Small-Town Advisor Departures Raise Agita at Firms Left Behind
When Jackson Rhoades packed up the 12-person Wells Fargo Advisors branch he managed in Mountain Home, Arkansas, on October 1, word spread fast in the southern Ozark Mountains community where he had managed portfolios for some 20 years.
The broker, who had spent his entire career with Wells and predecessor firm A.G. Edwards, told local radio station KTLO-FM that a significant value of opening an independent brokerage practice affiliated with Raymond James Financial Services was its distinctiveness from his former home.
“[W]hat they have gained with the move is the ability to focus on what they think matters most, versus what a corporate parent might set as its goals,” reporter Karen Hopper said in an October 4 story about the move.
Three days later, a local paper called the “Baxter Bulletin” highlighted the news under the headline “Former Wells Fargo Consultants Strike Out on Their Own,” and directly referenced the KTLO commentary.
“Branch Manager/Registered Principal Jackson Rhoades told radio station KTLO that the new company would have the same investments abilities as those found with Wells Fargo Advisors [and] would give the financial consultants the freedom to focus on what they believe matters most, instead of what a corporate parent might set as goals for a local branch,” the article said.
It also gave readers in the town of 12,400 people—which according to BrokerCheck employs 40 registered advisors, primarily with Edward Jones and independent broker-dealers—the names of all team members along with their new address and phone number, and reported the contention of the group’s “business controller” that “Wells Fargo should have notified clients about the financial consultants leaving.”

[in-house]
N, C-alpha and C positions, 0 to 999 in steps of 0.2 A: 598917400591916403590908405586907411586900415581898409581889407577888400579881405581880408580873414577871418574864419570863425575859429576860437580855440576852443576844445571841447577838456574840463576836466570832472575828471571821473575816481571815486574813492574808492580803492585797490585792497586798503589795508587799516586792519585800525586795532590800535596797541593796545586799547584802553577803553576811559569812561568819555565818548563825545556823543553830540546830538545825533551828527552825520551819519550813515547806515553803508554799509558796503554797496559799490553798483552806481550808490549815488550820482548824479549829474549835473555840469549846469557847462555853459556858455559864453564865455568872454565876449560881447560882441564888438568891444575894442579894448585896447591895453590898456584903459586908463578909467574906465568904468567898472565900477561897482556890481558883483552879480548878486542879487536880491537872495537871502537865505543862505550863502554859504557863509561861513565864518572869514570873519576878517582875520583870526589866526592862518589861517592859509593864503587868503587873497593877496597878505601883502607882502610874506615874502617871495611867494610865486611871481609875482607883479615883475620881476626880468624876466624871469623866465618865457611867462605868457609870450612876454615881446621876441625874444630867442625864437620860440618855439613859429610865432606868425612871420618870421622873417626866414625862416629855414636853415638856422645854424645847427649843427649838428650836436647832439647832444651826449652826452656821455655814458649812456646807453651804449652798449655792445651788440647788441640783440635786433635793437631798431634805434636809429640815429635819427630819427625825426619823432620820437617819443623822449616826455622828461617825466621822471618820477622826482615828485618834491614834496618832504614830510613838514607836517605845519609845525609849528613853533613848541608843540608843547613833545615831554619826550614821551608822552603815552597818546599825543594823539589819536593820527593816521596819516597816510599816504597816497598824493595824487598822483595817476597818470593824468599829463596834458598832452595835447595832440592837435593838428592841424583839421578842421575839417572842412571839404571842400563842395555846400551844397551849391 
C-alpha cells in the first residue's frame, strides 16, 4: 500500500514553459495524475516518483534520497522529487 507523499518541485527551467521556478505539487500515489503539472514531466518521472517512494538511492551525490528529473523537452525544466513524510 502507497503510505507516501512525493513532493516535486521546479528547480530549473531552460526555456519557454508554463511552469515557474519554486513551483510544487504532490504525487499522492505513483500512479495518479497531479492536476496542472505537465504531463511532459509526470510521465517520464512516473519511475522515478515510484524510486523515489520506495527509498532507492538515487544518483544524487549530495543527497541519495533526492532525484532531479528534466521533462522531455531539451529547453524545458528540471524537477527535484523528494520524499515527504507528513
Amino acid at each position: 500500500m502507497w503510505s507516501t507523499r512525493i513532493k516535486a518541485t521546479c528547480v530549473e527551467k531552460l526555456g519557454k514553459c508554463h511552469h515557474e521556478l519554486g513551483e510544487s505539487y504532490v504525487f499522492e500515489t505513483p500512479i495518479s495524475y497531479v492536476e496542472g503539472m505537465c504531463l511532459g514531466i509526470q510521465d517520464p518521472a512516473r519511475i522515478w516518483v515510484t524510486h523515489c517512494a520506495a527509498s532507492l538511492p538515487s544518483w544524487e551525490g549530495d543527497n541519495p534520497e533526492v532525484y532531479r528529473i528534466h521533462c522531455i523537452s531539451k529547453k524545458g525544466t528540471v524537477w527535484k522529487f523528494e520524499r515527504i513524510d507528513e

Neither of the reports discussed the assets managed nor the revenue that Rhoades team produced, but they did say his team works with clients in 45 states.
Rhoades, who has won trade magazine accolades several times as a Top 100 Branch Manager of his single-practice office, did not return a call for comment on his move, on Wells’s response to the press coverage or on whether his Wells employment contracts included anti-disparagement clauses.
Wells Fargo Advisors spokeswoman Helen Bow declined to comment on the Arkansas team’s departure and the surrounding press coverage.
The web page for Rhoades’ new practice, the Financial Services & Investment Strategies Group, takes a further, if more subtle stab, at his former employer.
“Inspired by a deep conviction for advocacy, honesty, integrity and stability, Jackson joined Raymond James in 2018,” it says. “He values working with a firm that continuously strives to empower its advisors and grants them the independence to build long-lasting, multigenerational client relationships without having to worry about external pressures.”
Raymond James has for years taken pot shots at wirehouses, frequently issuing press releases in which newly hired advisors discuss compromises they were pressured to make in servicing clients at their former firms.
The reputational damage from such publicity is likely to be much greater in small communities than in major metropolitan areas, according to marketing executives.
“Where somebody in Chicago wouldn’t cover the move, the bottom line is in a small city, they often get a lot of attention,” said Jack Waymire, co-founder of Paladin Digital Marketing, a branding and lead generation company. “The implication is often, ‘I’m being told what to do and it wasn’t in the best interests of my clients.’ It’s pretty easy to segue from that into, ‘We’re local and independent and can do what’s best for my client.’”
Rhoades’ team includes three other financial consultants—Michael Stockton, Janet Schmeski, and David Matty—six associates branded as “client advocates,” an assistant office manager and a “client financial plan manager,” according to its webpage.
For Wells Fargo Advisors, the Arkansas departure extends a widespread exodus of brokers nationwide in the aftermath of the fake bank- and credit-card account scandals that Wells’s parent disclosed two years ago. Headlines about other investigations of alleged abuses caused by the company’s hyper-charged corporate sales culture have led to a decline of at least 860 advisors within Wells Fargo’s retail brokerage channels.
Wells remains one of the largest retail brokers in the country, employing some 14,200 advisors across its private client group, independent broker and banking channels.